Today, I’d like to not talk about films and share with you a little decision I made while running. This morning, it was 3 degrees Celsius outside out in Vancouver. A little on the cool side, but it was dry and I finally had some spare time so I decided to join my partner for a run around Stanley Park. For those of you who are not familiar with Stanley Park, it is a 1000 acres oasis right in the heart of Vancouver and it is surrounded by water on three sides. Our destination: Third Beach! The idea of running out in the cold did not appeal to me at first and to where ugly bulky layers in public did not help put my mind at ease. Our neighborhood is a tourist destination and home of the gays. However, the thought of doing something different was more satisfying than being on Facebook.
The temperature was bearable and there were lots of people out in the sea wall. As long as you kept moving, it was fine. The sea was calm and the tide was low so you can see all the birds rummaging through the rocks for their morning meal. I found solace in the imagery. Continue reading
What’s a queer film that hits you right in the gut? I’m talking about that film that made you come out, or reaffirm who you are. For me that film is Beautiful Thing (1996), the tender coming of age story between a young outcast and a high school jock who fall in love with each other in the outskirts of London. It was a straightforward romance! When that film came out, I was on my way to becoming a geologist. I didn’t know what to pursue and a career in the sciences seem like a good option that would set the bar for my siblings, and satisfy my parents.
Recently I discovered Home for the Holidays, a Jodie Foster film. I was surprised to find Robert Downey Jr. playing a gay sibling who is too afraid to announce to his parents that he was married to his boyfriend. For a 1995 film, this was a very progressive image to have in theaters and kudos to Jodie Foster for having the courage to make such a film so close to Hollywood. Home for the Holidays starred Holly Hunter, Anne Bancroft, Dylan McDermott, Steve Guttenberg, Cynthia Stevenson, and Claire Danes. It was made through Polygram Pictures, a film production company that differed from traditional Hollywood studios in that the power to make a film was decided by negotiations between producers, management and marketing rather than centralized in a small number of executives.
Fast forward 16 years and crowdsourcing (websites like Kickstarter and IndieGoGo) have largely replaced Polygram Pictures as a way to green light stories that would normally not be made in a traditional Hollywood studio model. Continue reading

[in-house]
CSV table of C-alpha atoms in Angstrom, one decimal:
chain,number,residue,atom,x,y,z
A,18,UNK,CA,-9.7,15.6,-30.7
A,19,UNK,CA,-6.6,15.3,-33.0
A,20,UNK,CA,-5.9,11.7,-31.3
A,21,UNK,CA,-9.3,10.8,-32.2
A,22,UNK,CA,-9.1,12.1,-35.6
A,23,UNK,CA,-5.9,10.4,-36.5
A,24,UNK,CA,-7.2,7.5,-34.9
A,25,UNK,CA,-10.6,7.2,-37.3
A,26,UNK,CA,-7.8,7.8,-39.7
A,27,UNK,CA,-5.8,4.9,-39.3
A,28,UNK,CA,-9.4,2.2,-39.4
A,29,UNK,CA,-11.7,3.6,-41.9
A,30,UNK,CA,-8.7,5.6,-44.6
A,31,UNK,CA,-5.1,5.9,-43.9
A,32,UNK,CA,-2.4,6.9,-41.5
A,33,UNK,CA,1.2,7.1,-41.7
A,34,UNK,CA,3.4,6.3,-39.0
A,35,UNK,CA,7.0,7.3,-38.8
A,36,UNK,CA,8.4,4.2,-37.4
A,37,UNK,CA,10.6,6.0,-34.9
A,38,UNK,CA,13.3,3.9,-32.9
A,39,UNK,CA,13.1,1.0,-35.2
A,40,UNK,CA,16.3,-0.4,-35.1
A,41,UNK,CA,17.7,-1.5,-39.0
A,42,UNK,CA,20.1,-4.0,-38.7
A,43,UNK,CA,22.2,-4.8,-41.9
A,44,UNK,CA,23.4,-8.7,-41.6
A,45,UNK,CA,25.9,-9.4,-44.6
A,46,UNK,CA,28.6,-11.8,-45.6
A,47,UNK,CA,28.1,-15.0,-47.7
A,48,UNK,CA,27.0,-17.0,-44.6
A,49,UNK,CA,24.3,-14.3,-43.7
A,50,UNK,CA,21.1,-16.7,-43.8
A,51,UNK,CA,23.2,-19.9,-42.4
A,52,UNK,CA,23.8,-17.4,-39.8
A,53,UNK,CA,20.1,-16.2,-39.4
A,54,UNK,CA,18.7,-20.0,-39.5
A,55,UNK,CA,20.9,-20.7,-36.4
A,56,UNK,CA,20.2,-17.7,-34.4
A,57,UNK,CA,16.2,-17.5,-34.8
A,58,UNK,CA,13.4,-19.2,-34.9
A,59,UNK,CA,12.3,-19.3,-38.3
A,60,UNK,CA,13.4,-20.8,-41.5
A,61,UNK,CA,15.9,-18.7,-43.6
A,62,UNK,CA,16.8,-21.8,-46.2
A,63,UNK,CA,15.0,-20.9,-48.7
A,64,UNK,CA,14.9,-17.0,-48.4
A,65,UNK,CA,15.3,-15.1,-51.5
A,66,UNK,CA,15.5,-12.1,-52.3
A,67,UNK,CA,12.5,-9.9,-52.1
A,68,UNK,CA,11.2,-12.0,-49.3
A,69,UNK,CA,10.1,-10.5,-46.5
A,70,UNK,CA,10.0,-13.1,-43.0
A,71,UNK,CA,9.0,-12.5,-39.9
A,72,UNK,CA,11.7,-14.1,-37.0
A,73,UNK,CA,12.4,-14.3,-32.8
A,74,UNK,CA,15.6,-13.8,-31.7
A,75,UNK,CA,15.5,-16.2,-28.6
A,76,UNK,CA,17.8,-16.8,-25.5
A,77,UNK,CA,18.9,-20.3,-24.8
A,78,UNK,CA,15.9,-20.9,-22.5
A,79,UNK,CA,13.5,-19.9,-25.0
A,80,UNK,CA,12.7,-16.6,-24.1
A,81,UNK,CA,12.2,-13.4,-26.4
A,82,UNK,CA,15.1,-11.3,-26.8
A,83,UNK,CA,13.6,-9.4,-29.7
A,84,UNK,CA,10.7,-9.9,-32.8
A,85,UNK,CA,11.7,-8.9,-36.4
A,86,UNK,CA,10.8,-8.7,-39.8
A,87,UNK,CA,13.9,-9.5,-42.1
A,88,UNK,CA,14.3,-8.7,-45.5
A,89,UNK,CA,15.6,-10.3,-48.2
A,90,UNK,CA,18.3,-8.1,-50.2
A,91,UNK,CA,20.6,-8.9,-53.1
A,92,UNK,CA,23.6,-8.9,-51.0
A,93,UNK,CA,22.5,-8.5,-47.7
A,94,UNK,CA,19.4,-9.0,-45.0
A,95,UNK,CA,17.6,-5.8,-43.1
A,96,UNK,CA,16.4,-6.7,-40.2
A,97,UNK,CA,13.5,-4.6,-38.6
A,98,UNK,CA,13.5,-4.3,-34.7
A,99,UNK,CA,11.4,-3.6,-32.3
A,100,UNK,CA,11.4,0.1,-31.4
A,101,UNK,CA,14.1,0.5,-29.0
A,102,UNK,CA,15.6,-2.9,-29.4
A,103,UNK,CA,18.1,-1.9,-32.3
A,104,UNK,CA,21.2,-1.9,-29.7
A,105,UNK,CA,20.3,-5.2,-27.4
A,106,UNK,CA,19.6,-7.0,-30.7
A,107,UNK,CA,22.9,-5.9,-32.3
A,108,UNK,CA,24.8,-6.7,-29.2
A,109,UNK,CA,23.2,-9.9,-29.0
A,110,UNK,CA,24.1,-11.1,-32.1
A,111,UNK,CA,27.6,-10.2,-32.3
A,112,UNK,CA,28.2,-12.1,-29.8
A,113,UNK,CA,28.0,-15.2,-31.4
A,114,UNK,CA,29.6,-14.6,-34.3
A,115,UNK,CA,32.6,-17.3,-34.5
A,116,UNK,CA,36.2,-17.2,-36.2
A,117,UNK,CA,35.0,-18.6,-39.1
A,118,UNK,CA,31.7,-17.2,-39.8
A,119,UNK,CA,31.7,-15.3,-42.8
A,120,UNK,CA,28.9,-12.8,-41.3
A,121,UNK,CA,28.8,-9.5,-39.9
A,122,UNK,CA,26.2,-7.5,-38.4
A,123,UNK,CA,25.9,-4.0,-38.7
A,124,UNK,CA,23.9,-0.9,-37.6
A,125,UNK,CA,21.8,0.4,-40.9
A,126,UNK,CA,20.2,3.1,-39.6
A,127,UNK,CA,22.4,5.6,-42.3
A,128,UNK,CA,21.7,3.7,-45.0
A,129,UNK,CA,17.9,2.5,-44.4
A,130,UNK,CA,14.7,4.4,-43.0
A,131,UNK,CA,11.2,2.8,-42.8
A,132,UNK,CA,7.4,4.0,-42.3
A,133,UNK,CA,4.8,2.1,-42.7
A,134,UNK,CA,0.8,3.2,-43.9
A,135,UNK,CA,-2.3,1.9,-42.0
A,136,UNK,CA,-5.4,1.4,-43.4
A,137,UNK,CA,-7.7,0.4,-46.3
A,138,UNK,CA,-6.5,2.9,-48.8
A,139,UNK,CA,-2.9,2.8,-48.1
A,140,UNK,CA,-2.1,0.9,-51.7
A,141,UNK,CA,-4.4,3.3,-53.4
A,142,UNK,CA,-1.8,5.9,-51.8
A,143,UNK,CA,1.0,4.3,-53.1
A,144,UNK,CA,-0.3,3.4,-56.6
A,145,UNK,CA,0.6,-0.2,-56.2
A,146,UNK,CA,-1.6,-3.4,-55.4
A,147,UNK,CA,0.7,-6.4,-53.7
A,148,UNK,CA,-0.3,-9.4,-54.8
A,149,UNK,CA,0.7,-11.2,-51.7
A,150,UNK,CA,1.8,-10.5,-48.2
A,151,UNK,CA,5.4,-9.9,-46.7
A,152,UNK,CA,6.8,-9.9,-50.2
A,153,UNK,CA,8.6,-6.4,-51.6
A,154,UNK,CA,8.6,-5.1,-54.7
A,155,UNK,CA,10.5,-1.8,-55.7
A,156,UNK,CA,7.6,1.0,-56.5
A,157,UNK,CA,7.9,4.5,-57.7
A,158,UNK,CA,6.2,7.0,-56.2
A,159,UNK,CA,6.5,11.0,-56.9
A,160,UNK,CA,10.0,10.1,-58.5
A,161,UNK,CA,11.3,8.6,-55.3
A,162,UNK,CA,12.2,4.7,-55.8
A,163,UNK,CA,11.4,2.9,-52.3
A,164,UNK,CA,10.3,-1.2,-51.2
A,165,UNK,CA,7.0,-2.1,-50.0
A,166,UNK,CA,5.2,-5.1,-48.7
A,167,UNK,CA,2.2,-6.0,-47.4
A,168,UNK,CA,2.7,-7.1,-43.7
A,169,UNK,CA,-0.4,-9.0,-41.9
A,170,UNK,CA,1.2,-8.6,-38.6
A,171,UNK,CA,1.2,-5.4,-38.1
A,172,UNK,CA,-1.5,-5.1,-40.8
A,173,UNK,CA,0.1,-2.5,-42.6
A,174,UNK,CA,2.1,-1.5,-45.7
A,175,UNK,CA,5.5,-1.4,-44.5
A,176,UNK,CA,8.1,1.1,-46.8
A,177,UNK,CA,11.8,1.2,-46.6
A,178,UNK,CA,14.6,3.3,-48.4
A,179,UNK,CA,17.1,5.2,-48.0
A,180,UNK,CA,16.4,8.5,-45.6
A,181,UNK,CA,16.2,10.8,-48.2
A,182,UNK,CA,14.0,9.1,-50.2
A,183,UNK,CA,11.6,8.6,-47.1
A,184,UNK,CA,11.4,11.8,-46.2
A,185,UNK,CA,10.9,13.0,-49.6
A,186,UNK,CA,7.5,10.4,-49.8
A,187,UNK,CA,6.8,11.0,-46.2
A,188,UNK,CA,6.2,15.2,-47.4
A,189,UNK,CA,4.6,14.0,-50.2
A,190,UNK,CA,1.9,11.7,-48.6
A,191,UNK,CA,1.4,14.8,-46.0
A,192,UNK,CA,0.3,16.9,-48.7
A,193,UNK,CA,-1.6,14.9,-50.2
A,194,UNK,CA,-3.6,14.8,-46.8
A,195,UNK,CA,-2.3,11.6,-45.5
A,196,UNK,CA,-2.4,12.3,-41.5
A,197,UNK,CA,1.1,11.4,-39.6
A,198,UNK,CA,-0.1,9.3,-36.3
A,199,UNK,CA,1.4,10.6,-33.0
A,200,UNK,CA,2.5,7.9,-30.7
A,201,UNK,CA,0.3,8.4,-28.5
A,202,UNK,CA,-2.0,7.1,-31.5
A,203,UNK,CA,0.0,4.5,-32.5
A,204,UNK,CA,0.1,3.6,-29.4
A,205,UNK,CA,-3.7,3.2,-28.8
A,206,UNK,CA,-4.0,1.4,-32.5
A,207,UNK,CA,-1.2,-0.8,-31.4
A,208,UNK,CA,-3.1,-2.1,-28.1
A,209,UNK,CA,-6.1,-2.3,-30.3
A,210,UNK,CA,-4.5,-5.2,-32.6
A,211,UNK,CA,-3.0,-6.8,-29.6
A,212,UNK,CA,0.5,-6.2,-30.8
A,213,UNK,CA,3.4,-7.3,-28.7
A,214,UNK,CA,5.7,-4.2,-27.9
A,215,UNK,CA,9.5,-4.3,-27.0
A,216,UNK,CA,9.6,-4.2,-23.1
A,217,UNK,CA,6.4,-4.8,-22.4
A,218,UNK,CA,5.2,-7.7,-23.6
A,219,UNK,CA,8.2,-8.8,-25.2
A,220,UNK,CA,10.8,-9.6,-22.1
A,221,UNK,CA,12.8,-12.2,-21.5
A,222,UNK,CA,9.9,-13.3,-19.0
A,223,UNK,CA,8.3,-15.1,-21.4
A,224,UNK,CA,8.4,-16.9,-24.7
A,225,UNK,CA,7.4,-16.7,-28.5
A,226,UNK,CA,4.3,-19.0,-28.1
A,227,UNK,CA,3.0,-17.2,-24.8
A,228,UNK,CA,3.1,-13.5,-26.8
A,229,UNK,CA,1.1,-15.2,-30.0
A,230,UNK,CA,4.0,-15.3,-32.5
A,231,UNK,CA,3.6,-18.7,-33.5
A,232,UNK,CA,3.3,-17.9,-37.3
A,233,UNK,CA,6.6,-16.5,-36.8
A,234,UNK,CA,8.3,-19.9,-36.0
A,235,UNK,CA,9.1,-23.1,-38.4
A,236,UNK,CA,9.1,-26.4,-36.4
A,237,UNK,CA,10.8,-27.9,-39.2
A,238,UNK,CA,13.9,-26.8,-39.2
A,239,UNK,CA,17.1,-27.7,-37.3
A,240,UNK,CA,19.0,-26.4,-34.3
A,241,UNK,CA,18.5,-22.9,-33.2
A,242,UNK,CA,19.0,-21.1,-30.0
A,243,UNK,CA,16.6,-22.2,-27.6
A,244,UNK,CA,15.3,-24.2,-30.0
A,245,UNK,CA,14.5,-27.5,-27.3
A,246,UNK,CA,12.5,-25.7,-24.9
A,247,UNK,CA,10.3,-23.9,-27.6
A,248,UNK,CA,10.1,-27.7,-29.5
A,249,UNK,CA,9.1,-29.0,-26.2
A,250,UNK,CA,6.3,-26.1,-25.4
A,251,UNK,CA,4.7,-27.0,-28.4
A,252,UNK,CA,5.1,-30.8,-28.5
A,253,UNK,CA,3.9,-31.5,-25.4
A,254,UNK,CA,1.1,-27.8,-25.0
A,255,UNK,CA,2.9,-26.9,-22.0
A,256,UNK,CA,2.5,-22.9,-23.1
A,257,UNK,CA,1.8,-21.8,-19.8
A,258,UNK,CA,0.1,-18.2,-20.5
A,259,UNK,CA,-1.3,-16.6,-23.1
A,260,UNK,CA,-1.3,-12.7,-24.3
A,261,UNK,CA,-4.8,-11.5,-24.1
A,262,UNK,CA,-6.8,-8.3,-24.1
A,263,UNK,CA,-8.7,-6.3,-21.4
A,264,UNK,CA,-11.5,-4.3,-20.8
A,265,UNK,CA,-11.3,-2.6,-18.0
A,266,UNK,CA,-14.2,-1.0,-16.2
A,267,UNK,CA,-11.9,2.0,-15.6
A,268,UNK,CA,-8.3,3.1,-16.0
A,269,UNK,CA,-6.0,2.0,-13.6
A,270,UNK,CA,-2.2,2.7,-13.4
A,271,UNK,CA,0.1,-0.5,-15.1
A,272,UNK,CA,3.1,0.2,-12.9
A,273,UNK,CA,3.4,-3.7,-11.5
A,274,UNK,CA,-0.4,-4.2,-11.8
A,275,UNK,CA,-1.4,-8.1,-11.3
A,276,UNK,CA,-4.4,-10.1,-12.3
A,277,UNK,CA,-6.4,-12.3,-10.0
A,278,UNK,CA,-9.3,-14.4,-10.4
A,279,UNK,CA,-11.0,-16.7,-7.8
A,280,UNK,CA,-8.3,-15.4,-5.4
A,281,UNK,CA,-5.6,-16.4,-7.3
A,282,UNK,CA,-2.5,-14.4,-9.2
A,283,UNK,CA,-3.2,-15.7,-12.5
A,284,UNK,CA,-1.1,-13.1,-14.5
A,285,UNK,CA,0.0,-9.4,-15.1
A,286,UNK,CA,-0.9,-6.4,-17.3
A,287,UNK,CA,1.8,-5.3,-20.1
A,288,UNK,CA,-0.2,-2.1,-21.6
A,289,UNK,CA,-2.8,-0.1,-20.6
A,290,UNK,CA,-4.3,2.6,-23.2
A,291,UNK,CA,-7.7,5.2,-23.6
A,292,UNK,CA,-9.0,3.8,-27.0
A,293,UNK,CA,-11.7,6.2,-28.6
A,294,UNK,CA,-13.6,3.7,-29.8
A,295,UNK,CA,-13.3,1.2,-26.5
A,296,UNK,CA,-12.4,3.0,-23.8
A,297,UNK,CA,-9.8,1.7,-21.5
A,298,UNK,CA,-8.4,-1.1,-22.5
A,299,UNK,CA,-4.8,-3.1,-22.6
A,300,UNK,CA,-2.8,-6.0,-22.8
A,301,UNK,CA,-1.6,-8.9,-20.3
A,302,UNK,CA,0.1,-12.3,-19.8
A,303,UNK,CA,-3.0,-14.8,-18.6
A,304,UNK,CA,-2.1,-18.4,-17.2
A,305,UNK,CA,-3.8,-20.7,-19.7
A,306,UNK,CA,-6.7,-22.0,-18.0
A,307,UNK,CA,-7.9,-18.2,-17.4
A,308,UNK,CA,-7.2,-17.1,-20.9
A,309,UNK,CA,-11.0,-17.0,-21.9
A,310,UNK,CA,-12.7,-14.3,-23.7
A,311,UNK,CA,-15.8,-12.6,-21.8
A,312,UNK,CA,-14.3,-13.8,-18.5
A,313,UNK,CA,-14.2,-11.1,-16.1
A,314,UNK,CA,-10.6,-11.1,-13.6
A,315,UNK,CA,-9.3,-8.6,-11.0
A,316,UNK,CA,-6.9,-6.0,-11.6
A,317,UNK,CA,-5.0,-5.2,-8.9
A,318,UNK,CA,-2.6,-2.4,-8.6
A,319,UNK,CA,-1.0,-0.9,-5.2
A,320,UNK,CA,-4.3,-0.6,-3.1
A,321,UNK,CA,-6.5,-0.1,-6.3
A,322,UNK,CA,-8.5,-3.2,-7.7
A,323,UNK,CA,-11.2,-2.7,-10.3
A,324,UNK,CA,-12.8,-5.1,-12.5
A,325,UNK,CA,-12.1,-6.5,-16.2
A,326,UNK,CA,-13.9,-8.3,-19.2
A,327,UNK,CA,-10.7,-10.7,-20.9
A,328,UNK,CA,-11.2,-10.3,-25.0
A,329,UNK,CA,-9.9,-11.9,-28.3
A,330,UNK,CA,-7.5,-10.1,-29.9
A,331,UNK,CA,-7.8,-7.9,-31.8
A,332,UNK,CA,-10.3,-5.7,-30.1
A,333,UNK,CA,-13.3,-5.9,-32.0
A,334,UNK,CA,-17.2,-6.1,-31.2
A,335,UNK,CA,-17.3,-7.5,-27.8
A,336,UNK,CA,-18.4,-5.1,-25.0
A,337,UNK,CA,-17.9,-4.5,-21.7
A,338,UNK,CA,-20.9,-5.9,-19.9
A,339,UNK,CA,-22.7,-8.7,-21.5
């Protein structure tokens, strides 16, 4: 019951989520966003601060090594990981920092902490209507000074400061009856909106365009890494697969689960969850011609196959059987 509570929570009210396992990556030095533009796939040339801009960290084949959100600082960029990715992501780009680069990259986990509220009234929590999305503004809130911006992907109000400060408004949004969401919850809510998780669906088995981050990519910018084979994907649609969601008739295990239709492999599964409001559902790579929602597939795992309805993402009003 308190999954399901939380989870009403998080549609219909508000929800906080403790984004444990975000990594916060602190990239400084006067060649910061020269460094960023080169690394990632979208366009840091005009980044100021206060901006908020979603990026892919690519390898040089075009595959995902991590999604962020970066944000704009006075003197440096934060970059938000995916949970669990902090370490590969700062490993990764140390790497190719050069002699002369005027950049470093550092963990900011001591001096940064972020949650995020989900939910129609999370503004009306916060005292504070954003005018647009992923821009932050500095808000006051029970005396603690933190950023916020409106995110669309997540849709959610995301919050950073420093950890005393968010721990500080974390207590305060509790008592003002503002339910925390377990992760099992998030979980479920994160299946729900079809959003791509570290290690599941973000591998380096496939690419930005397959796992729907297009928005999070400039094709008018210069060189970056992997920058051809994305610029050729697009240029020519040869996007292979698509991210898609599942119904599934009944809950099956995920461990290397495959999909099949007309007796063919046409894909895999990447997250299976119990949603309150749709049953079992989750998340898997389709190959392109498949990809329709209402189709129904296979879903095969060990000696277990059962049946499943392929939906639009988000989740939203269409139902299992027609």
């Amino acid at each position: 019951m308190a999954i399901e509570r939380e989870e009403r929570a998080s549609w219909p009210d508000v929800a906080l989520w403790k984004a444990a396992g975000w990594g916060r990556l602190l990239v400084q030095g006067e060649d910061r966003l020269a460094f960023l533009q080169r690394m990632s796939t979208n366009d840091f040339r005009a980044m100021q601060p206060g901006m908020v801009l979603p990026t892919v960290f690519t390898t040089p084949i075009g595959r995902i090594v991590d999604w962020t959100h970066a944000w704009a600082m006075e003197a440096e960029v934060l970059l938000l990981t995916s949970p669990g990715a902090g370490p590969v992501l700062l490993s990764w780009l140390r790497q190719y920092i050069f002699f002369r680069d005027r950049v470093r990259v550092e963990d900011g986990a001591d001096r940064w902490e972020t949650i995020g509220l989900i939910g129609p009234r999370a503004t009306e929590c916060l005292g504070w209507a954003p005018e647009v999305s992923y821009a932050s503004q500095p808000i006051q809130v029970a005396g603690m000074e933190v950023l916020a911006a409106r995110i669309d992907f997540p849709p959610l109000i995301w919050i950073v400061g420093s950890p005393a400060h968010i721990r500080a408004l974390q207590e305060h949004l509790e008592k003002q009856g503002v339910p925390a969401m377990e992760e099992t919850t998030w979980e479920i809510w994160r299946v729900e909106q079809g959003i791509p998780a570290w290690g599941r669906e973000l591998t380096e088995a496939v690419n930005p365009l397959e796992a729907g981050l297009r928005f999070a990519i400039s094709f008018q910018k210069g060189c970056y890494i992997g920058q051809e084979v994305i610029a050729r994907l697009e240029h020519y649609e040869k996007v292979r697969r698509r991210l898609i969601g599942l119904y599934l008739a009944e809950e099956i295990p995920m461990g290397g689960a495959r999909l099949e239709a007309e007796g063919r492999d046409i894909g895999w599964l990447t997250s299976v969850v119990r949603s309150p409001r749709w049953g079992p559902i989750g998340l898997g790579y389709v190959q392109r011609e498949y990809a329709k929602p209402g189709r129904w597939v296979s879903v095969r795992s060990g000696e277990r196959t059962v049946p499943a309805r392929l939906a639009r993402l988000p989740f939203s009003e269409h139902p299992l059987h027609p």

New York filmmaker, Joyce Wu, experienced something that no filmmaker should ever endure. She traveled all the way from New York to the Vancouver premiere of her short film, “Withholding,” and witnessed the presentation of her hard work on the big screen with technical problems. I had the pleasure of meeting Joyce in San Francisco and saw her well-made film presented flawlessly. We could imagine the agony she must’ve endured as she silently watched strangers critique her abilities. Sadly, this is not the first time I have witnessed good work presented poorly. And here are some prevention tips: Continue reading
On a recent trip to Washington, I was confronted by a member of the audience about my claim that it was difficult to find young square dancers. She had watched “Square Dance Story” at the DC Asian Pacific American Film Festival, and perplexed by my claim. It happens that she was friends with organizers of Square Dance Collective. The Collective is a local DC group that hosts a square dance in the sanctuary of a local, social justice-oriented church (St Stephens) every month and is changing people’s Saturday night going-out plans. Yes, square dancing, contra dancing and many traditional folk dances have a public relations problem, but it does not mean that they are not fun! It also means that they can be open to re-interpretation, and what generation to do this than the youth.
I asked Anne Uebelacker, an established caller, what makes an outfit western and she just said western boots. They could wear mini-skirts, tank tops, spaghetti straps, but in order to make it a western outfit, they’ll need boots! This gave me room to experiment, and I even bent some by having my lead character, the outsider, wear black ballet shoes while the rest of his outfit remained “western”. Continue reading
How will history judge us? The Occupy Wall Street protests are a revolt to everything that is wrong in society. We are seeking truth in an age of flashy packaging, spin doctors and increasingly intrusive marketing techniques.
Are you married, or you must get married?
What is your income level, or you should attain to have this income level?
Are you gay, bisexual, lesbian or transgendered? Therefore you must be this way, or why wouldn’t you want to openly come out? Continue reading
Wall art can be eclectic, inspiring and bizarre, but there is one common item that I have seen hanging somewhere on everyone’s walls and that’s photographs of themselves, family or friends. However in today’s age of the iPad, flat screen televisions and digital picture frames, I am surprised that there are not any looping videos, a living photo frame, on our walls similar to those found in the world of Harry Potter.
Not everything has to be recorded, but there is an ephemeral quality to see the moment before and after a very special photograph. Still pictures can create a false sense of reality, and be downright boring, if one chooses to only show people smiling. We tend to take notice when we see imperfections. I love candid stills, especially because people are caught in real situations.
These looping videos should not be long, perhaps only 40 seconds maximum, and there should not be any audio. Continue reading